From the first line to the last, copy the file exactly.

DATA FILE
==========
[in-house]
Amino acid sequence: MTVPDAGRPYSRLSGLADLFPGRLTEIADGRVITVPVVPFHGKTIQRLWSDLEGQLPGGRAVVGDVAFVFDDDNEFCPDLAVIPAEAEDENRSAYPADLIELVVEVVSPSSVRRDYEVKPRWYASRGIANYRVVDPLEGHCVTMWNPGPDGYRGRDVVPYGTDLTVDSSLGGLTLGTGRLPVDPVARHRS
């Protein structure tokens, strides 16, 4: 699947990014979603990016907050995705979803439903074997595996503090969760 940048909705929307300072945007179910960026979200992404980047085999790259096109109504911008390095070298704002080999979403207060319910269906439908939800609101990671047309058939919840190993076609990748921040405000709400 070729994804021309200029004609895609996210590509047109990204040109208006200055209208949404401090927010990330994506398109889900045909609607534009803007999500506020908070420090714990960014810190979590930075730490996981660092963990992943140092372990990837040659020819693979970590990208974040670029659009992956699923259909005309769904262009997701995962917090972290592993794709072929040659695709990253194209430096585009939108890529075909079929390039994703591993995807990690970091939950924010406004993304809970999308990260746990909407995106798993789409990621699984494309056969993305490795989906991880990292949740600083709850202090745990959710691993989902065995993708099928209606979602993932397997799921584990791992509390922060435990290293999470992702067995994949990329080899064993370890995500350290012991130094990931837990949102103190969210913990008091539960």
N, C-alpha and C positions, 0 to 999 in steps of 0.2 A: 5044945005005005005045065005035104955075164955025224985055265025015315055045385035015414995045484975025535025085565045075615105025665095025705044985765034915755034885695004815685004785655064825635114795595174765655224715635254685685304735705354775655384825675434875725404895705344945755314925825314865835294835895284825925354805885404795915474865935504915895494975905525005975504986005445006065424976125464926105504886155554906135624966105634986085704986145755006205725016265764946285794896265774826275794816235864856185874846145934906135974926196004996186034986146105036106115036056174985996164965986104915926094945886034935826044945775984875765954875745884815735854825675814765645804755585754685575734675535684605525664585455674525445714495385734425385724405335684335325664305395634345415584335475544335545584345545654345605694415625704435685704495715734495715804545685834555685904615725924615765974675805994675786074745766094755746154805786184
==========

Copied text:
[in-house]
Amino acid sequence: MTVPDAGRPYSRLSGLADLFPGRLTEIADGRVITVPVVPFHGKTIQRLWSDLEGQLPGGRAVVGDVAFVFDDDNEFCPDLAVIPAEAEDENRSAYPADLIELVVEVVSPSSVRRDYEVKPRWYASRGIANYRVVDPLEGHCVTMWNPGPDGYRGRDVVPYGTDLTVDSSLGGLTLGTGRLPVDPVARHRS
């Protein structure tokens, strides 16, 4: 699947990014979603990016907050995705979803439903074997595996503090969760 940048909705929307300072945007179910960026979200992404980047085999790259096109109504911008390095070298704002080999979403207060319910269906439908939800609101990671047309058939919840190993076609990748921040405000709400 070729994804021309200029004609895609996210590509047109990204040109208006200055209208949404401090927010990330994506398109889900045909609607534009803007999500506020908070420090714990960014810190979590930075730490996981660092963990992943140092372990990837040659020819693979970590990208974040670029659009992956699923259909005309769904262009997701995962917090972290592993794709072929040659695709990253194209430096585009939108890529075909079929390039994703591993995807990690970091939950924010406004993304809970999308990260746990909407995106798993789409990621699984494309056969993305490795989906991880990292949740600083709850202090745990959710691993989902065995993708099928209606979602993932397997799921584990791992509390922060435990290293999470992702067995994949990329080899064993370890995500350290012991130094990931837990949102103190969210913990008091539960």
N, C-alpha and C positions, 0 to 999 in steps of 0.2 A: 5044945005005005005045065005035104955075164955025224985055265025015315055045385035015414995045484975025535025085565045075615105025665095025705044985765034915755034885695004815685004785655064825635114795595174765655224715635254685685304735705354775655384825675434875725404895705344945755314925825314865835294835895284825925354805885404795915474865935504915895494975905525005975504986005445006065424976125464926105504886155554906135624966105634986085704986145755006205725016265764946285794896265774826275794816235864856185874846145934906135974926196004996186034986146105036106115036056174985996164965986104915926094945886034935826044945775984875765954875745884815735854825675814765645804755585754685575734675535684605525664585455674525445714495385734425385724405335684335325664305395634345415584335475544335545584345545654345605694415625704435685704495715734495715804545685834555685904615725924615765974675805994675786074745766094755746154805786184